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David Henderson, writing in the Wall Street Journal, remembers the late Nobel-laureate economist Robert Lucas. Two slices:

Lucas extended this thinking in a 1976 article that came to be called “the Lucas critique” of macro models. He argued that because these models were from periods when people had one set of expectations, the models would be useless for later periods when expectations had changed. While this might sound disheartening for policy makers, there was a silver lining. It meant, as Lucas’s colleague Thomas Sargent pointed out, that if a government could credibly commit to cutting inflation, it could do so without a large increase in unemployment. Why? Because people would quickly adjust their expectations to match the promised lower inflation rate. To be sure, the key is government credibility, often in short supply.


Lucas was willing to change his mind when the evidence demanded it. In the early 1960s, he thought that taxing capital gains like ordinary income was “the single most desirable change in the U.S. tax structure.” By 1990 he had concluded that “neither capital gains nor any of the income from capital should be taxed at all.” He estimated that cutting the tax rate to zero would increase the capital stock by about 35%.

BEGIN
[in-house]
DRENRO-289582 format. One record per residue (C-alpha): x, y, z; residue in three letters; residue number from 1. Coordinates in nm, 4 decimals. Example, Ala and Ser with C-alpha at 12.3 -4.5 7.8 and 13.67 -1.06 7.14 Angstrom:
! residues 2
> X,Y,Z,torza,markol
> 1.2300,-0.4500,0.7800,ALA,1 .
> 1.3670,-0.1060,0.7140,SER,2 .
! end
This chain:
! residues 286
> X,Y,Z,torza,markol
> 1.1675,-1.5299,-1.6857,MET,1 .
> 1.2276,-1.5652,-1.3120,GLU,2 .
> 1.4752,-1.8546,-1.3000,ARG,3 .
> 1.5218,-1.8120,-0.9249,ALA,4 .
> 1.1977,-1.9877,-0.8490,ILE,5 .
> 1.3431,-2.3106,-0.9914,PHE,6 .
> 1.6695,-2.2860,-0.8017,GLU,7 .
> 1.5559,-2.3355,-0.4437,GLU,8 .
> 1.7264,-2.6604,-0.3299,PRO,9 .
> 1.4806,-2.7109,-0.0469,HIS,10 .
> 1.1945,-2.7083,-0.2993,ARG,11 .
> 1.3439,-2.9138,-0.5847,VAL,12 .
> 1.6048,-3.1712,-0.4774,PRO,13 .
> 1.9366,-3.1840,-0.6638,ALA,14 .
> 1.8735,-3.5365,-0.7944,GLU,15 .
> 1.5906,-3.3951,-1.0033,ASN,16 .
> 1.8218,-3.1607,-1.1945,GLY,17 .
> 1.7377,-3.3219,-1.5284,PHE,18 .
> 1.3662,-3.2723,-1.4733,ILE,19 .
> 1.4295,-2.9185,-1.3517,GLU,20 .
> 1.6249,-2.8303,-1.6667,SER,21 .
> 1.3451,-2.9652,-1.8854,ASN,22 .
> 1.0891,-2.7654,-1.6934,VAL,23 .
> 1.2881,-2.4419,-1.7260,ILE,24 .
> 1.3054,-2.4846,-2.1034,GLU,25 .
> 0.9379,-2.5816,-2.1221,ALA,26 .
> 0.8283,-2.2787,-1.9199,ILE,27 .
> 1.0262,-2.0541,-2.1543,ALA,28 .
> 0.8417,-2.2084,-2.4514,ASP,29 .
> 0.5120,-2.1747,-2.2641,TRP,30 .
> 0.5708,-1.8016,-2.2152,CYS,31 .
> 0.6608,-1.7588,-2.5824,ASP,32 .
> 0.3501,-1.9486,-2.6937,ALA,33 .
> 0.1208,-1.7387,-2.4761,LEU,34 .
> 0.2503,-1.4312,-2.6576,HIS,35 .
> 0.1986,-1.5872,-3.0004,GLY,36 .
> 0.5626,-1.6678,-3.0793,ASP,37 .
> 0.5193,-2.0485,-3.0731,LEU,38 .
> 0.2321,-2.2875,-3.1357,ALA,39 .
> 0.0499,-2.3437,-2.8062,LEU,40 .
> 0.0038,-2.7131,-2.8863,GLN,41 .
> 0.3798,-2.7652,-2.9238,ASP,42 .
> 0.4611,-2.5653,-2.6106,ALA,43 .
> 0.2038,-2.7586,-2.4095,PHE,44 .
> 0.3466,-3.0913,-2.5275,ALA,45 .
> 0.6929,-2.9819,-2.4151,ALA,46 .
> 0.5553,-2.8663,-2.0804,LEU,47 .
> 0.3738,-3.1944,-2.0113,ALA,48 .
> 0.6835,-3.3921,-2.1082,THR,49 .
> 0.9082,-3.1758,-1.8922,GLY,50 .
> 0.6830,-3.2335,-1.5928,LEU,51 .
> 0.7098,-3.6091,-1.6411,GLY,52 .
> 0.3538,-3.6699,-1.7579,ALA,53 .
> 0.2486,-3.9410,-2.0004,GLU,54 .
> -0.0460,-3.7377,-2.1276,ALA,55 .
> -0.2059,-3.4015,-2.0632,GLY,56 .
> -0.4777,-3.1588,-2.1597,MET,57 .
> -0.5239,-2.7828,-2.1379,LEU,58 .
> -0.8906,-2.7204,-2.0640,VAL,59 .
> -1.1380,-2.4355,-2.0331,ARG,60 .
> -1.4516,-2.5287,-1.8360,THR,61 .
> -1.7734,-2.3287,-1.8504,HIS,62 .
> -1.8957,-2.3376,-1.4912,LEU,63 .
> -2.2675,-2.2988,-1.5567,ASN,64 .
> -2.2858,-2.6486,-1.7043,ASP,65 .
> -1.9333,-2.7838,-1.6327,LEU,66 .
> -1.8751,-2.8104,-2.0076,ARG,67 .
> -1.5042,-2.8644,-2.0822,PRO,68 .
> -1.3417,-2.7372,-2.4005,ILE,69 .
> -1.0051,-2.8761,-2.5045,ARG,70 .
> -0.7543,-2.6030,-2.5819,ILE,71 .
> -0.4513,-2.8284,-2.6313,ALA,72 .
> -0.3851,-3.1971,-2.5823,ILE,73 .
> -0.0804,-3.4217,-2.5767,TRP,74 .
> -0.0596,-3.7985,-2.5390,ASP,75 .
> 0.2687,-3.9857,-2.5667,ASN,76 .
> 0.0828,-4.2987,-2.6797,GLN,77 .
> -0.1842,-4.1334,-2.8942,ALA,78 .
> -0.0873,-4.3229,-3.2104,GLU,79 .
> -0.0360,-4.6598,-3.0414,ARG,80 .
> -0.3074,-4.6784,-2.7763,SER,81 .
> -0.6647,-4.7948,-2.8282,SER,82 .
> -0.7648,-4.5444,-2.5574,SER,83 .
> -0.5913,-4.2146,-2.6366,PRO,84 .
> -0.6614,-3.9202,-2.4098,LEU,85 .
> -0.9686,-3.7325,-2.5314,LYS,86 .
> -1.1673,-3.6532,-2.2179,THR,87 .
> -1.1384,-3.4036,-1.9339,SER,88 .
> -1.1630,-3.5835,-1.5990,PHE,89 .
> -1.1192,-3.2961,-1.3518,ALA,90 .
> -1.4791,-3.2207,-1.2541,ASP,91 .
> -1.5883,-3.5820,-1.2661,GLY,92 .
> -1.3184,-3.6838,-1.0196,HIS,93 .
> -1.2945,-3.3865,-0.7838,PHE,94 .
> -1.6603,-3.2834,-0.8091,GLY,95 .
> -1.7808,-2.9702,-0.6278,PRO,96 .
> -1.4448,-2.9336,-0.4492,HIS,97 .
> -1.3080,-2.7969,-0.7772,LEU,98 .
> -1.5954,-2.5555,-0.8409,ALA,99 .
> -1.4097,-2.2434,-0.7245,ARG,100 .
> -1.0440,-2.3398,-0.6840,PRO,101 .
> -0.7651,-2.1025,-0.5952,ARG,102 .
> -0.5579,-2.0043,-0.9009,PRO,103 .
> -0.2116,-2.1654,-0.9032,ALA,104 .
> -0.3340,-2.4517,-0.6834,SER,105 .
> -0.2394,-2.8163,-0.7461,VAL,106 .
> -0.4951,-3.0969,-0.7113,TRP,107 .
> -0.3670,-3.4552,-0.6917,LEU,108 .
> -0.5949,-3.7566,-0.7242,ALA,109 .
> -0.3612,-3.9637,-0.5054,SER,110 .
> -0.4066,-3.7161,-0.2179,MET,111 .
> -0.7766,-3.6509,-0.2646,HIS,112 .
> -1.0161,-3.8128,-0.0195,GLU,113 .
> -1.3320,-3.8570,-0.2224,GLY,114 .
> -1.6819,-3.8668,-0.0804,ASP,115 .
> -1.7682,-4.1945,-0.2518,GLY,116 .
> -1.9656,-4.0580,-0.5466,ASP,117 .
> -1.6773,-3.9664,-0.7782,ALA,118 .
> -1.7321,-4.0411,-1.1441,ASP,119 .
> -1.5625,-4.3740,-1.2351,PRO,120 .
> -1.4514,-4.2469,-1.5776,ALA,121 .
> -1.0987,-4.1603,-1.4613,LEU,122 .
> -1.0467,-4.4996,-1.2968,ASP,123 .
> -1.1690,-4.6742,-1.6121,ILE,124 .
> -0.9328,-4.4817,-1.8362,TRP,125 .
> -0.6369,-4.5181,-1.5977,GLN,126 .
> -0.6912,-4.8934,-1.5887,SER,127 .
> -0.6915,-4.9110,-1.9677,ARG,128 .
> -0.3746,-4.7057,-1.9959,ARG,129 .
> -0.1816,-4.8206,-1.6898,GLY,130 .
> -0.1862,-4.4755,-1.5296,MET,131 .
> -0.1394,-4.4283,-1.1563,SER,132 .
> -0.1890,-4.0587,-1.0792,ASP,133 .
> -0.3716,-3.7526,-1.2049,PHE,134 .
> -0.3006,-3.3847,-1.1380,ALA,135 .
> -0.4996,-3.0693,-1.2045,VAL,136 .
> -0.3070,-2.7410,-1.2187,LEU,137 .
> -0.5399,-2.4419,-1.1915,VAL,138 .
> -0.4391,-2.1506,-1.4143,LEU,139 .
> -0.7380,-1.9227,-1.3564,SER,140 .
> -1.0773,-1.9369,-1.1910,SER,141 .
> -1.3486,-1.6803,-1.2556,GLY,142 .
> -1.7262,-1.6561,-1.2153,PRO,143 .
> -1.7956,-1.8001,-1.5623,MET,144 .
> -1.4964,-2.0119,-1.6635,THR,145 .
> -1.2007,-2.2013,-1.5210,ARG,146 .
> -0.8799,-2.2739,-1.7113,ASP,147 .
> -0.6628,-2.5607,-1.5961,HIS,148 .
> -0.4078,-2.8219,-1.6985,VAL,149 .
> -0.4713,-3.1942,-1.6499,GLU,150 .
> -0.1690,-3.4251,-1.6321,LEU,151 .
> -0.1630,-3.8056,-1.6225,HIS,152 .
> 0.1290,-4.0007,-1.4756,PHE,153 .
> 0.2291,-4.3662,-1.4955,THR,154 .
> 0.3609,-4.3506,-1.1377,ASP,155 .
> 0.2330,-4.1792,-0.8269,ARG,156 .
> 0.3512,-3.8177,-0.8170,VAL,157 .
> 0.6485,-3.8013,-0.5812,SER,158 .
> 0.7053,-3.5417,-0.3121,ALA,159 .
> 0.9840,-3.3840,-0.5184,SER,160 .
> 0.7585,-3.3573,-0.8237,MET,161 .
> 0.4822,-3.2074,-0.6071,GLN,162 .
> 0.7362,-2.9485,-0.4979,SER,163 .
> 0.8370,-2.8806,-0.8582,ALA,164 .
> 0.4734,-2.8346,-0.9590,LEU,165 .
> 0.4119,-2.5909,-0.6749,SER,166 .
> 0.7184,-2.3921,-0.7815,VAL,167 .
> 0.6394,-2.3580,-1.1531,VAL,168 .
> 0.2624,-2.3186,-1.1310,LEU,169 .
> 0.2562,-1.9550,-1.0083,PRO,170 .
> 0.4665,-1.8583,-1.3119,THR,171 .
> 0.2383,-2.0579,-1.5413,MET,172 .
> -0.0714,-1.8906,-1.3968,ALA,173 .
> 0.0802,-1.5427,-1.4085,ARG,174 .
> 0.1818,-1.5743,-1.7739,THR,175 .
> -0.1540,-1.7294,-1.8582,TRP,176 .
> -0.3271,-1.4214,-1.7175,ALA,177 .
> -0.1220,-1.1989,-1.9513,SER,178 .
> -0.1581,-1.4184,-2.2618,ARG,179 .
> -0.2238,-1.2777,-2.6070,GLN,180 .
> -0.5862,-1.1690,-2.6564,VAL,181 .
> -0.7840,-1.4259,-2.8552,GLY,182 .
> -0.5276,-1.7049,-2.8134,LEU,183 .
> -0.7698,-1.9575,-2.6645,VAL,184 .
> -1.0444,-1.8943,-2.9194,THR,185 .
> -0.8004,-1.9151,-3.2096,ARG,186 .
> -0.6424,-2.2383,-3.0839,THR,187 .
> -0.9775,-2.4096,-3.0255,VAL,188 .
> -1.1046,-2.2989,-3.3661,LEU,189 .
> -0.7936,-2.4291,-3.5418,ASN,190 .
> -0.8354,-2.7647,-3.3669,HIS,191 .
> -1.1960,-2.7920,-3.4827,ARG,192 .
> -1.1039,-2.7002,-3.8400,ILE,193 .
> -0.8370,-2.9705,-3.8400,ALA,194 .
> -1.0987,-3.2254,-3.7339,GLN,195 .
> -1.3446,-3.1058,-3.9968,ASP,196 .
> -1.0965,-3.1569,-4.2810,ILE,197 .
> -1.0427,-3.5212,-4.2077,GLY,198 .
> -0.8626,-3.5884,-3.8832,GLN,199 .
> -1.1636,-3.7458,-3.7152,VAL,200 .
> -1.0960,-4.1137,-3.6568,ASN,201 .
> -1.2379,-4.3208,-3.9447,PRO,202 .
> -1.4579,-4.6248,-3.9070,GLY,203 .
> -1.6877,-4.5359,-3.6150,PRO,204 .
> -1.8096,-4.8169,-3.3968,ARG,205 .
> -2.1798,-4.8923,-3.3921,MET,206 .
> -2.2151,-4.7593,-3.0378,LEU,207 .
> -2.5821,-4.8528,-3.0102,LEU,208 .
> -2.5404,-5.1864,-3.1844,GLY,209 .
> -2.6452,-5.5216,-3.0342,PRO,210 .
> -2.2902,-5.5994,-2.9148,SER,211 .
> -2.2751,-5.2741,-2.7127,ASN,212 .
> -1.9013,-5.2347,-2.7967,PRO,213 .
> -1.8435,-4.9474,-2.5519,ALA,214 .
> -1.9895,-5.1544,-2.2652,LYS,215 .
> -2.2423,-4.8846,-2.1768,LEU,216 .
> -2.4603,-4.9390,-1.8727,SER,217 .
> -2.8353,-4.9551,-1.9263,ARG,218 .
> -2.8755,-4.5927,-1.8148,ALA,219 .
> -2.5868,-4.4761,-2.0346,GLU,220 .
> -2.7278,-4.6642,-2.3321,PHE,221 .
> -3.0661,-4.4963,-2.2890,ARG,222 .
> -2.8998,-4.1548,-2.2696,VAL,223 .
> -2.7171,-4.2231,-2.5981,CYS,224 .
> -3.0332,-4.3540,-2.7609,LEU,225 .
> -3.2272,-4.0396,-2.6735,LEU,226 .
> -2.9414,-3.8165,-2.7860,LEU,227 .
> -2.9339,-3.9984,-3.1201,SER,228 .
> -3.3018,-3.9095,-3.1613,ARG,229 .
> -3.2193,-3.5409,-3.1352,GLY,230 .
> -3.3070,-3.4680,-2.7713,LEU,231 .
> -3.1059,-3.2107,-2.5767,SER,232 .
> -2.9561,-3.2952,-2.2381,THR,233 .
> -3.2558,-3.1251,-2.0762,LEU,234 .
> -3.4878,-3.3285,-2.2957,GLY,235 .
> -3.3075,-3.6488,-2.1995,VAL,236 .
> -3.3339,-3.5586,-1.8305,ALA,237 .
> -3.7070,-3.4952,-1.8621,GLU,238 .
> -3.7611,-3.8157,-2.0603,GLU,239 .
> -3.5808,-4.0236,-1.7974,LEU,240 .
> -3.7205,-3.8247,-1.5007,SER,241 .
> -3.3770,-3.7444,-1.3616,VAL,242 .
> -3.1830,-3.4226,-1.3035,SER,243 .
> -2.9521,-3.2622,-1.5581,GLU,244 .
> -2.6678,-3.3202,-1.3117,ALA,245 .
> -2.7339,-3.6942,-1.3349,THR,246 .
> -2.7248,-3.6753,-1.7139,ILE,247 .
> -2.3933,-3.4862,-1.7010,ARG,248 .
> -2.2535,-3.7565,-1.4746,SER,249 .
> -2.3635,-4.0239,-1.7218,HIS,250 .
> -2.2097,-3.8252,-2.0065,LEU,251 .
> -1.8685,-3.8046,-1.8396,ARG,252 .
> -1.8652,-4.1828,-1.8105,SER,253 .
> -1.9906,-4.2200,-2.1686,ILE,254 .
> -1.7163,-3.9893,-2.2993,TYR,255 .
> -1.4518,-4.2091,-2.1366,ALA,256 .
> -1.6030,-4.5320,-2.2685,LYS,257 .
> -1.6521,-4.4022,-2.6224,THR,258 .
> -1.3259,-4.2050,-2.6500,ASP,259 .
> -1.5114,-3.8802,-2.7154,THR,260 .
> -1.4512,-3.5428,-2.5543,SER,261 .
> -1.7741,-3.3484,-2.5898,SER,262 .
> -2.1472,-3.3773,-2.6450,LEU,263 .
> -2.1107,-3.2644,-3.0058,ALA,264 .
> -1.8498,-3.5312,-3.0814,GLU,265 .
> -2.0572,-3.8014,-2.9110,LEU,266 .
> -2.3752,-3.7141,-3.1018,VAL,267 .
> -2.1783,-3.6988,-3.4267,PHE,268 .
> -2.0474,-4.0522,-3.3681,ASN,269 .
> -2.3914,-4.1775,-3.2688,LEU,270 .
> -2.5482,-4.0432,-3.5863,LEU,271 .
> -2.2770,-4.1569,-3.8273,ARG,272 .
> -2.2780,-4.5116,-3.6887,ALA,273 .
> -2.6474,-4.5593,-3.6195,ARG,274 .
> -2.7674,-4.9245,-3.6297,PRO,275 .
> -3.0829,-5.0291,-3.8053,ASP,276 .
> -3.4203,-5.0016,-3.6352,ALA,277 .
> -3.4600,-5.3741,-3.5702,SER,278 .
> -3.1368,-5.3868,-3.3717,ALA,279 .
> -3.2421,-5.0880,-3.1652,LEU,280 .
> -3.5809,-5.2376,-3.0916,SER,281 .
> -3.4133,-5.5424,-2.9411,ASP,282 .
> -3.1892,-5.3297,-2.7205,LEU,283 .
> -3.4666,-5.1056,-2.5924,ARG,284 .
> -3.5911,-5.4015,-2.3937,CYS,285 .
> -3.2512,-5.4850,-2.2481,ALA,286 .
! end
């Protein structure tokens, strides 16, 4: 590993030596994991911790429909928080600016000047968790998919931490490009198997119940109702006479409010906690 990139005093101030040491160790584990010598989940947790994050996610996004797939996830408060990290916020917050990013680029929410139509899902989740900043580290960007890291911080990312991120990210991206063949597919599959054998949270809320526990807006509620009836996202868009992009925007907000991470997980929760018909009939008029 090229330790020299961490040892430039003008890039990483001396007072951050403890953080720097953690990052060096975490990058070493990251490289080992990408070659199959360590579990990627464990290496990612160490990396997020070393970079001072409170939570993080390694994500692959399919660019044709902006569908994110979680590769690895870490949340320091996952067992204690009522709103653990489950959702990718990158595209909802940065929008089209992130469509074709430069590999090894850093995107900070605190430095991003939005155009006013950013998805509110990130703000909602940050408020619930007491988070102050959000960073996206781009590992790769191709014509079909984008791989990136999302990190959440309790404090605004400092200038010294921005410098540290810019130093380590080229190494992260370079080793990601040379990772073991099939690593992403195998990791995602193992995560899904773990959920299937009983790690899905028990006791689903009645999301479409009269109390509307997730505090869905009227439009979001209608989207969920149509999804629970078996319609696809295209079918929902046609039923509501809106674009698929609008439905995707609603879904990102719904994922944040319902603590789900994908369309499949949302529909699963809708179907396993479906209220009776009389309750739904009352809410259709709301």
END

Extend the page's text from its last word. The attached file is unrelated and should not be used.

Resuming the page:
Also remembering Robert Lucas is GMU Econ alum Dominic Pino. Two slices:

“That [Keynesian] predictions were wildly incorrect and that the doctrine on which they were based is fundamentally flawed are now simple matters of fact involving no novelties in economic theory,” Lucas and Sargent wrote. The days of hydraulic Keynesianism, where the economy was a giant machine with buttons and levers that policy-makers could press with predictable outcomes, were over. In its place, equilibrium models of the business cycle would arise. Lucas and [Thomas] Sargent wrote that the way macroeconomists think about policy would shift away from designing the right intervention to focusing on “the need to think of policy as the choice of stable rules of the game, well understood by economic agents.”

In what became known as the “Lucas critique,” Lucas described the shortcoming that plagues macroeconomic modeling of policy changes. People adjust their behavior and expectations in response to policy changes, so the policy change alters the parameters of the model itself. The just-plug-in-the-numbers approach to macroeconomics was dealt a devastating blow. People aren’t particles in a laboratory; they’re living, thinking beings that adjust to new circumstances.


If there’s one work by Lucas everyone should read, it’s his 1988 lecture “What Economists Do.” It’s short, 100 percent white-meat prose, and certified equation-free. “We are basically story-tellers,” said Lucas of economists. He proceeds to tell a story about an amusement park, which serves as a model for the U.S. economy, complete with a currency (tickets), a central bank (the cashier’s office), goods and services (concessions and rides), and consumers and producers (park attendees and park employees). He demonstrates how by increasing or decreasing the rate at which dollars are exchanged for tickets, he could create a boom or bust in the park’s economy.